Scale-up of COVID-19 diagnostic testing: A framework for decision-makers, a project to identify bottlenecks within the COVID-19 testing supply chain and current delivery models in Michigan, then provide operational and policy options for effectively scaling up COVID-19 diagnostic testing to reopen the economy safely. The team conducted more than 20 interviews with stakeholders to gain diverse insights into this complex issue, publishing an IHPI briefwith the findings and policy implications, and outlined policy options. Project lead Ravi Anupindi, Ph.D., M.E., M.S., provided written testimony to the U.S. Senate Committee on Homeland Security and Governmental Affairs for a May 2021 hearing on the issue, and also engaged with policymakers at the Michigan Health & Hospital Association and the Michigan Department of Health and Human Services through the project, informing them of relevant findings and policy options.
Workforce policies to sustain behavioral telehealth during COVID-19 recovery, a project to examine providers’ perspectives on such policy changes, identifying barriers and promising practices and assessing their perceptions of how the policy changes have aided this work. The team, led by Angela Beck, Ph.D., published a report and accompanying IHPI briefs(one each for state and federal audiences) that assessed Michigan behavioral health providers’ experiences with virtual care and outlined policy considerations to sustain and improve access to telebehavioral health.
Views of parents and guardians of school-age children on public school opening during the COVID-19 pandemic, a project to better understand the degree to which families were planning to send children back to school and assess support for risk mitigation strategies, such as masks, staggered arrival times and random COVID-19 testing. The team published an IHPI briefthat examined parents’ plans in Illinois, Michigan, and Ohio for in-person school and support for 15 potential measures to reduce the risk of COVID-19 in schools, and later published their findings in Academic Pediatrics. Project lead Kao-Ping Chua, M.D., Ph.D., also presented a webinar with guidance for policymakers in Michigan, including the Governor’s office, the Return to School Advisory Council, and key staff from the Michigan House of Representatives and Senate.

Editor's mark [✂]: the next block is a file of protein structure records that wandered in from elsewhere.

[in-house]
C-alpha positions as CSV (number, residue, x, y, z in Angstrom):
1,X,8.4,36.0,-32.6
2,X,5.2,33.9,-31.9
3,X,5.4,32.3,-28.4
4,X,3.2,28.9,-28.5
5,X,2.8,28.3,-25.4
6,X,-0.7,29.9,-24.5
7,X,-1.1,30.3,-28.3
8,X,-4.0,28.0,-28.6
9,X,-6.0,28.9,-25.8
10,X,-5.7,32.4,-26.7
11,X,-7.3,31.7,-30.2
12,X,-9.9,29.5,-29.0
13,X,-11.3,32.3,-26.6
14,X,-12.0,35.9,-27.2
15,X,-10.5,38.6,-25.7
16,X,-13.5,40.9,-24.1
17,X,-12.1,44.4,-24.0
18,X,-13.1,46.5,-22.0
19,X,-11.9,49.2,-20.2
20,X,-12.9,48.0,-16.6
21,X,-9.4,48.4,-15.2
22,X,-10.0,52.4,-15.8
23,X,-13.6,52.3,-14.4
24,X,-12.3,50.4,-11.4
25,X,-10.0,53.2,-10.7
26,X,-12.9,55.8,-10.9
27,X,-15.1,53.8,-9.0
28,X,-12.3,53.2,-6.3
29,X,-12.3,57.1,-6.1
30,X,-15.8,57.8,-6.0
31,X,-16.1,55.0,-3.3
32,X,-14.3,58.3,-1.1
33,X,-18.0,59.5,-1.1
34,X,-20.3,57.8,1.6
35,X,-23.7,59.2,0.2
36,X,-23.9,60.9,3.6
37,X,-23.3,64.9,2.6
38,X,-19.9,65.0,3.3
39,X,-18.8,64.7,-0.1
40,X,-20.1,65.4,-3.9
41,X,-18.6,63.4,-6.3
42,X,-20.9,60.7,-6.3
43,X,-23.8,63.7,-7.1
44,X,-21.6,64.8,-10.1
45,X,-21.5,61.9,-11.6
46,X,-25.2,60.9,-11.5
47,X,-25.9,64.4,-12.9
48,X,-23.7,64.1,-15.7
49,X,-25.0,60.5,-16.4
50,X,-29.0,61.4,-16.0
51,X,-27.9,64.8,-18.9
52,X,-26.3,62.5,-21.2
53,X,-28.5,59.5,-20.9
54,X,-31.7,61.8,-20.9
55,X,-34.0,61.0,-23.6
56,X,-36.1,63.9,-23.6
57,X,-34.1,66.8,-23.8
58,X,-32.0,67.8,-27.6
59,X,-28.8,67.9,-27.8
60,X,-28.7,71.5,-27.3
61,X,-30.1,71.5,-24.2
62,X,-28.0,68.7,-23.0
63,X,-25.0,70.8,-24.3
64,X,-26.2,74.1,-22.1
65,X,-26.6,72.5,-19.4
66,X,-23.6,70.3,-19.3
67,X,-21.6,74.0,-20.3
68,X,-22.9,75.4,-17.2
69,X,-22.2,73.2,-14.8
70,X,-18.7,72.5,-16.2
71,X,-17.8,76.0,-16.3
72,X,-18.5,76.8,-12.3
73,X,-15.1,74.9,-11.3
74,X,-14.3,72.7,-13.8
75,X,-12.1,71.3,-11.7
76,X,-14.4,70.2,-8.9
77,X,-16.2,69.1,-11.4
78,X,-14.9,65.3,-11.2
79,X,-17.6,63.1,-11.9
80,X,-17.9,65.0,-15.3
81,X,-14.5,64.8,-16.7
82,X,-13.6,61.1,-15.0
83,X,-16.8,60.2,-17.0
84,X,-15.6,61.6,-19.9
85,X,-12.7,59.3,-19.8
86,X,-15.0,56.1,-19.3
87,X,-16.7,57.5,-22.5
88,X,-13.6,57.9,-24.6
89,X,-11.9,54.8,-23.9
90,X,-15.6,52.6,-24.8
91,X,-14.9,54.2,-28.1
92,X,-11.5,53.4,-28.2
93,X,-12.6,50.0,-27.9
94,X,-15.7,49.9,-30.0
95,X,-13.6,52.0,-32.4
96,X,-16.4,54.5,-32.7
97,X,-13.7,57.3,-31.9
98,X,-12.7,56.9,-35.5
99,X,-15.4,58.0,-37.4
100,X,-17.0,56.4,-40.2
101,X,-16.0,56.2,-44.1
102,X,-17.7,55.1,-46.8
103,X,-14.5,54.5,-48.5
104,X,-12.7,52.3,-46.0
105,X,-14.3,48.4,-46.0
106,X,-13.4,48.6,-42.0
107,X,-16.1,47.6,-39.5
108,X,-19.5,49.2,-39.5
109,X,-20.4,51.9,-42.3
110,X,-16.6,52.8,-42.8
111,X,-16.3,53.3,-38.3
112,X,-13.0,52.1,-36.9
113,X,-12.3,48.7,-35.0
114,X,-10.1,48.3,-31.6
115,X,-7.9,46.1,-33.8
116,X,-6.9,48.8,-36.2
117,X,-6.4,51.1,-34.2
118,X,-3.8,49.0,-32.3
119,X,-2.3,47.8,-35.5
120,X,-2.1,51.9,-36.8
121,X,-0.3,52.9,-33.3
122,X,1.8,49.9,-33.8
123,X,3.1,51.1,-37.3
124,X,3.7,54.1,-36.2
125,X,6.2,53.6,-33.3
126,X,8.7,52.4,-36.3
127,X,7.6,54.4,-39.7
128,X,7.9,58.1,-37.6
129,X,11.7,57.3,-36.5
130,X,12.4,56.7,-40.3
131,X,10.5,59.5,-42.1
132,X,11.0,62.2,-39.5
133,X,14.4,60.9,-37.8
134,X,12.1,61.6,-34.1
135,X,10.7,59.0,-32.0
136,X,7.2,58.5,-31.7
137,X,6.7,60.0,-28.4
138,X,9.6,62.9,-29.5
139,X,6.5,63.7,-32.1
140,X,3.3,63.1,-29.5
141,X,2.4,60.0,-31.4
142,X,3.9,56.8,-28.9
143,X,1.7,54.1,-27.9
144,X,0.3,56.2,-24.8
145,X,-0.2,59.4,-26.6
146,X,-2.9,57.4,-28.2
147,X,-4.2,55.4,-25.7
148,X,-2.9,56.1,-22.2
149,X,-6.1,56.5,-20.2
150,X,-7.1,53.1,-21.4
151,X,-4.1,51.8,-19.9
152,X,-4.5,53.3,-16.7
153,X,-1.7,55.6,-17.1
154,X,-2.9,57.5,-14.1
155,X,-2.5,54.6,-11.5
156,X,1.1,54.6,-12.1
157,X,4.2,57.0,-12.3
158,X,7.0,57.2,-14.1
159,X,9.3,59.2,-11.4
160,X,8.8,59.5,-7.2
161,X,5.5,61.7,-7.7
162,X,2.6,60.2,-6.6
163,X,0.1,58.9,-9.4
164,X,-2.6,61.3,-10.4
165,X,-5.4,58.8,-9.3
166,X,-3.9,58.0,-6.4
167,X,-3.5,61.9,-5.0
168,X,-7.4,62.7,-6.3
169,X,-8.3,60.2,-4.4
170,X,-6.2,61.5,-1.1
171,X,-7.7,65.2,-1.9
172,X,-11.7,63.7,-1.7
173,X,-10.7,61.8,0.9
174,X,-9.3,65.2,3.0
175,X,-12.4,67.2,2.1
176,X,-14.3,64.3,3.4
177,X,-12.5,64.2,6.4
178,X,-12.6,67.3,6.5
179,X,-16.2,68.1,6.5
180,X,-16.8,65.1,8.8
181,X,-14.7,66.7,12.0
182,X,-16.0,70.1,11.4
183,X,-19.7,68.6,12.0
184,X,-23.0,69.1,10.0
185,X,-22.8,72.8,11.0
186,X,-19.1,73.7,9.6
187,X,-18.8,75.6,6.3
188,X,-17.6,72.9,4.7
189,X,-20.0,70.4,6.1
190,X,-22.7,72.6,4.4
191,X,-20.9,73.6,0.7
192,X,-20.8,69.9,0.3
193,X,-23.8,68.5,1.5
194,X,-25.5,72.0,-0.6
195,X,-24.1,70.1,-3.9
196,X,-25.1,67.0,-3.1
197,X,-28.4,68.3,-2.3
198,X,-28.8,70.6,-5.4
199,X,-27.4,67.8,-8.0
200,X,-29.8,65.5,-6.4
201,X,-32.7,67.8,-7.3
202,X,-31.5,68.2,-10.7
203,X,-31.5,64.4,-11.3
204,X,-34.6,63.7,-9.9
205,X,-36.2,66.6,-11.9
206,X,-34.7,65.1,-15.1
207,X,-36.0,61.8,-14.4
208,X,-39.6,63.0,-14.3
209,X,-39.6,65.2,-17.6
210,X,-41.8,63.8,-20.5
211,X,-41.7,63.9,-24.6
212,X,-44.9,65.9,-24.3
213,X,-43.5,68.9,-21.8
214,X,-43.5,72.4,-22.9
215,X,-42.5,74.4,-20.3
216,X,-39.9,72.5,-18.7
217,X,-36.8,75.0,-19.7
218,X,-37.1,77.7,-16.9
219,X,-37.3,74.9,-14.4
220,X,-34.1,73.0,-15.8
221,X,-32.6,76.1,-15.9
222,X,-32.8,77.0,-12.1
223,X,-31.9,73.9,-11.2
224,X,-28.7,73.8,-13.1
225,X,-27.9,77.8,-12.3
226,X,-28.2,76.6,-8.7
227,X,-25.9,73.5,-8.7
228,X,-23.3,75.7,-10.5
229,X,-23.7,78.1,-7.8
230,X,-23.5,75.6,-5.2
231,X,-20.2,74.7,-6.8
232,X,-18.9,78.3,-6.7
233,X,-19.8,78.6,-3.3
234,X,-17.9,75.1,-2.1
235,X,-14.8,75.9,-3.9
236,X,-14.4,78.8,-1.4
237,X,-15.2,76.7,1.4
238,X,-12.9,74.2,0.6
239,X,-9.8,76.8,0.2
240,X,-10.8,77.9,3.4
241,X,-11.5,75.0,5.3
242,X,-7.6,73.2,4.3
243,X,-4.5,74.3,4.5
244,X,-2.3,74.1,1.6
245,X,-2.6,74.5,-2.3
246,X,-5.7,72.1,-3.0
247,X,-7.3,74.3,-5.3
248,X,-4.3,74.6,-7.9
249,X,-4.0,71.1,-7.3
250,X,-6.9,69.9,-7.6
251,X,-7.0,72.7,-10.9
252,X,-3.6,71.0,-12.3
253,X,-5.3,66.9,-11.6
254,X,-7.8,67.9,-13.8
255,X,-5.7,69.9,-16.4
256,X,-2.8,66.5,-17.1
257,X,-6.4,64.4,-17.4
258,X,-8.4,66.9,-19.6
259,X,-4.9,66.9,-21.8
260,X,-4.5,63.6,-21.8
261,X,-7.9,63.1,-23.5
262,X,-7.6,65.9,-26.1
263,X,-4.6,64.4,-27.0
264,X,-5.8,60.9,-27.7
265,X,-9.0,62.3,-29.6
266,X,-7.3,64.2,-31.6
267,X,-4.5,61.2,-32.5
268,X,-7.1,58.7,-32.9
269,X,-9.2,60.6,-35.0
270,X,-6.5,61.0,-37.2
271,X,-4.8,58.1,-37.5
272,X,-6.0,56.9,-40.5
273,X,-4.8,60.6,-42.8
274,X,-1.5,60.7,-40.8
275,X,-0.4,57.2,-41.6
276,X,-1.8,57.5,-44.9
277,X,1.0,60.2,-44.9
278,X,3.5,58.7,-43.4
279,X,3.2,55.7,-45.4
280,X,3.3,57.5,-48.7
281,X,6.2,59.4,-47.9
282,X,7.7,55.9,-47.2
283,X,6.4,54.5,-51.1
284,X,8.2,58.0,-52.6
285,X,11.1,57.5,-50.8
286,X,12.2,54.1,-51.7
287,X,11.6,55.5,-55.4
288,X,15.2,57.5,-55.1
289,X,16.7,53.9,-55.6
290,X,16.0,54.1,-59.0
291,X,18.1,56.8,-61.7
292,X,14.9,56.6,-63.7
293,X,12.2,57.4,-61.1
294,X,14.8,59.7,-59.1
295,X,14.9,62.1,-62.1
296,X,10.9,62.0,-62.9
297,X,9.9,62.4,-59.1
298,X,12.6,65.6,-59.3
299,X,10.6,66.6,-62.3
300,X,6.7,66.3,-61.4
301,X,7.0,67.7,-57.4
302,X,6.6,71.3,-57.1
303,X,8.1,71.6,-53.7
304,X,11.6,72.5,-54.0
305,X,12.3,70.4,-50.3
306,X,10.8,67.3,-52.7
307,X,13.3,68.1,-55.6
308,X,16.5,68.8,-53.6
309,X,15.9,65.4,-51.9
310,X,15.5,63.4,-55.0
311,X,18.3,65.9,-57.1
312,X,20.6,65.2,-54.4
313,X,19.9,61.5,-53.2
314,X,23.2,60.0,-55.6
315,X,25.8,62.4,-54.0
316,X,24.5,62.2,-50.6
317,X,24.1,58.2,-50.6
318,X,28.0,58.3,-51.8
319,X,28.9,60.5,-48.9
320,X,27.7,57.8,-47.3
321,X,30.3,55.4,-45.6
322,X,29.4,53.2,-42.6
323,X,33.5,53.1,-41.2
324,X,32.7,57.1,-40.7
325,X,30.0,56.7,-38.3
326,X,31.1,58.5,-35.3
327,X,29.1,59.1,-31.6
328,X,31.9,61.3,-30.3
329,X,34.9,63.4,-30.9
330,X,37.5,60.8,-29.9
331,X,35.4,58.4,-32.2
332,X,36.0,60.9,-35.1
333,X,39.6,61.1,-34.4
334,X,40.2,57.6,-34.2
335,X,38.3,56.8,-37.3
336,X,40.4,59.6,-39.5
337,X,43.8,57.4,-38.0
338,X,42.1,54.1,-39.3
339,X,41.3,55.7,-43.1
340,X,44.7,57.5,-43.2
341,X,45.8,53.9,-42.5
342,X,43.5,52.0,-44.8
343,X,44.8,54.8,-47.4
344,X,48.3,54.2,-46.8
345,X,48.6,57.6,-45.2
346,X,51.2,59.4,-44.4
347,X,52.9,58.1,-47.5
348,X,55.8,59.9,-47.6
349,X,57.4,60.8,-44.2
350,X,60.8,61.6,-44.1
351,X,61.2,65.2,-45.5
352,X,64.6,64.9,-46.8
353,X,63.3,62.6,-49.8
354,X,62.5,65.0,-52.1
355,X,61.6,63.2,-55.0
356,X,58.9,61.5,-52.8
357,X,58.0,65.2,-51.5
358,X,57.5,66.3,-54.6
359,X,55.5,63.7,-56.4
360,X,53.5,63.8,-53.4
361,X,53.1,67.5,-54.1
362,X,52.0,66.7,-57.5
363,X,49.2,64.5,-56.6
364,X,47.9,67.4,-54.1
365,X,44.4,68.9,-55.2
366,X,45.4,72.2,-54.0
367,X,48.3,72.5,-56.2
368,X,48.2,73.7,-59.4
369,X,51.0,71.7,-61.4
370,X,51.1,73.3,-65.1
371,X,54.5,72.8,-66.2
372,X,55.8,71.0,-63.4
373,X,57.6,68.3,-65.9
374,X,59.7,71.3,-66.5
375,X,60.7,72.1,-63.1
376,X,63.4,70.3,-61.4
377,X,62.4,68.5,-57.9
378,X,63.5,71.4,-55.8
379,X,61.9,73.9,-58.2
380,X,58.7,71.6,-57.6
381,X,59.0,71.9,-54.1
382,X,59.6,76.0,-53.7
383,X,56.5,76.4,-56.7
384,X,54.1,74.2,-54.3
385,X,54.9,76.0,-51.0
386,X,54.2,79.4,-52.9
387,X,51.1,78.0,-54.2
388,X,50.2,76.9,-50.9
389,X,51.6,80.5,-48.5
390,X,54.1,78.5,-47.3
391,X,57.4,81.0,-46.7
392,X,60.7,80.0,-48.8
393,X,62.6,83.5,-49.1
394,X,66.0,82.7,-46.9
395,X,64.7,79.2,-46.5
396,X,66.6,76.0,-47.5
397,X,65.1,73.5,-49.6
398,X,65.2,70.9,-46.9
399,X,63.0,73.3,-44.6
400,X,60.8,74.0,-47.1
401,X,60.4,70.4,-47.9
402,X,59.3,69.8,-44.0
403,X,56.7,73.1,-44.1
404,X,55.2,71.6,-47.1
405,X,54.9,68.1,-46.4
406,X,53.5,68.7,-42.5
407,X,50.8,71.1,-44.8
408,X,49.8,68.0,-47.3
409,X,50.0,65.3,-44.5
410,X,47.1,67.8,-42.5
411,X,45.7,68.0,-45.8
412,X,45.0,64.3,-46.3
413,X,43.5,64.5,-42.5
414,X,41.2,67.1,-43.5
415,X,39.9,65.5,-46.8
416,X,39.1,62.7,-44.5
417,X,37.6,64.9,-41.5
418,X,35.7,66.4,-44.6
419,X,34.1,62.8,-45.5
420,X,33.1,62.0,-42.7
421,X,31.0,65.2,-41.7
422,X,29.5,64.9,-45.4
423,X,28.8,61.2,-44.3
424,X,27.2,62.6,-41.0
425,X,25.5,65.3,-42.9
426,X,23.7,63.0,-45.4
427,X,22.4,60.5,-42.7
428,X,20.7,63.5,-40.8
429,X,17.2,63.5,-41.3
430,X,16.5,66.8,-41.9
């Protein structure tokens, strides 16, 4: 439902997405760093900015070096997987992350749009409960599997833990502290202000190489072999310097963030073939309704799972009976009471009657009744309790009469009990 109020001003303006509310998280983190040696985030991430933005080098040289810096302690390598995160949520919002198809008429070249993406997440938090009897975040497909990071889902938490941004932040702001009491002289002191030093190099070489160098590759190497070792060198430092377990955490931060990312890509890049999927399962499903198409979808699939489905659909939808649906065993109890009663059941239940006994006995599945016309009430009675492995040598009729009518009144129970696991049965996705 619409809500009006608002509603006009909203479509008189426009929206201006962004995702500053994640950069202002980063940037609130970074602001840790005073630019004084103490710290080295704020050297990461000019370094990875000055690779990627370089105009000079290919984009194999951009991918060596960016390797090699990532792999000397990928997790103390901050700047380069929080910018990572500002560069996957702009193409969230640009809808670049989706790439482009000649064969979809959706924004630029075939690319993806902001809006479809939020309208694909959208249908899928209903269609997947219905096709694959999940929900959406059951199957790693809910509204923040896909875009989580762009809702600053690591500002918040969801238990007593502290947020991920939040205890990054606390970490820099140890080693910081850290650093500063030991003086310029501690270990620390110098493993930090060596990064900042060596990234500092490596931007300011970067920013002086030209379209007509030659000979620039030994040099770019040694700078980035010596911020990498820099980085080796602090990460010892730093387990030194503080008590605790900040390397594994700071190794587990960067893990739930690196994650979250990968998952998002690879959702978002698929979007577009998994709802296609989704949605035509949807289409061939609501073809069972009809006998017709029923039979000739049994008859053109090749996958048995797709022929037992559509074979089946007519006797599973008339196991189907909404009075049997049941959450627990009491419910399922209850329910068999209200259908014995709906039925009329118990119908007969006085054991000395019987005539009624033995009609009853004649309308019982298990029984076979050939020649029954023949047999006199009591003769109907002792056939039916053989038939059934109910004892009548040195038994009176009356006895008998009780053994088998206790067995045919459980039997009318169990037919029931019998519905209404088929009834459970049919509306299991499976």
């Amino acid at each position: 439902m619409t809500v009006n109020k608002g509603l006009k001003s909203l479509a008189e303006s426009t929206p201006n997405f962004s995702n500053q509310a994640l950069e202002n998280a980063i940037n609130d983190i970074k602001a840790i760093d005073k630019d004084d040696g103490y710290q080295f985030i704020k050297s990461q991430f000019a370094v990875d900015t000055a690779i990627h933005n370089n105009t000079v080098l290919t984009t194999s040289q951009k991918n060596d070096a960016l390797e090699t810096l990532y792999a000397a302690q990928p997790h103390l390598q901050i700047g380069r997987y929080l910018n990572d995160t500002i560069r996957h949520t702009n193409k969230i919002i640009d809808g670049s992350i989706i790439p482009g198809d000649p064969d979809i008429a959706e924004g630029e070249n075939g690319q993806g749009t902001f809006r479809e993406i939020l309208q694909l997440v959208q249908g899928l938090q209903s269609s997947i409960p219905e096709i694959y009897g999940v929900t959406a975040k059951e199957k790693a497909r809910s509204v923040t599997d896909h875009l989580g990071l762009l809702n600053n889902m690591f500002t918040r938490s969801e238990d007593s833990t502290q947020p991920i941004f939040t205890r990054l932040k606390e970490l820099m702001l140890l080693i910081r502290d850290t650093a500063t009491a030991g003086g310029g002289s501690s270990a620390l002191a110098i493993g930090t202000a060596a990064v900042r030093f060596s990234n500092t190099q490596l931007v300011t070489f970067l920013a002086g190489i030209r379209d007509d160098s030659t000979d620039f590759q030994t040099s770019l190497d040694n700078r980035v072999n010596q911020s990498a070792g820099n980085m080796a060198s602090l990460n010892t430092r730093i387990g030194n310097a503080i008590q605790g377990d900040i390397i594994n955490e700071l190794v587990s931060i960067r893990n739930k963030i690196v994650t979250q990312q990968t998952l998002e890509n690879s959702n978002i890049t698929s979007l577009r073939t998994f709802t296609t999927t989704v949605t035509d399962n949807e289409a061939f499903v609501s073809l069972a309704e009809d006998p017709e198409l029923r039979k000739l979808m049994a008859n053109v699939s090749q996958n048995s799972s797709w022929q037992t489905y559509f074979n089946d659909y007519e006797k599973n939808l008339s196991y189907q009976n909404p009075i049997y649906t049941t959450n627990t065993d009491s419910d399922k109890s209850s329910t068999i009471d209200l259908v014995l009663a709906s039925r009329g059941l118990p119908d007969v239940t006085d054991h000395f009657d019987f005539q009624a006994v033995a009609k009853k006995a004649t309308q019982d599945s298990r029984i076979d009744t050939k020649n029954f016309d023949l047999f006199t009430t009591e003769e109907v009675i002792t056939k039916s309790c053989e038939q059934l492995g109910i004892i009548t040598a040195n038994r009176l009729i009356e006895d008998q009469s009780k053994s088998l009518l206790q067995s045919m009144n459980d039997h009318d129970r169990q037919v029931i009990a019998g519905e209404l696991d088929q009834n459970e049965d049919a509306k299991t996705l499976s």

Variation in primary care telehealth adoption during COVID-19 and the association with acute care utilization for ambulatory care-sensitive conditions to analyze the relationship between virtual care adoption among Michigan primary care practices and emergency department visits or hospitalizations amid the COVID-19 pandemic. The team, led by Kathleen Li, M.D., and Chad Ellimoottil, M.D., M.S., published their findings and policy considerations in an IHPI briefand in JAMA Network Open.
Michigan Hispanic COVID-19 survivors reported worse symptoms, longer hospital stays than white adults
Hispanic Michiganders were more likely than white Michiganders to suffer severe COVID-19 symptoms and have longer hospital stays, according to a new U-M study.
Around the world, 43 percent of those infected with COVID-19 experienced post-COVID conditions, according to a new analysis.
Patients from more socially vulnerable areas were sicker when they got to hospitals, but did just as well by the time they left – suggesting the importance of early and equal access to care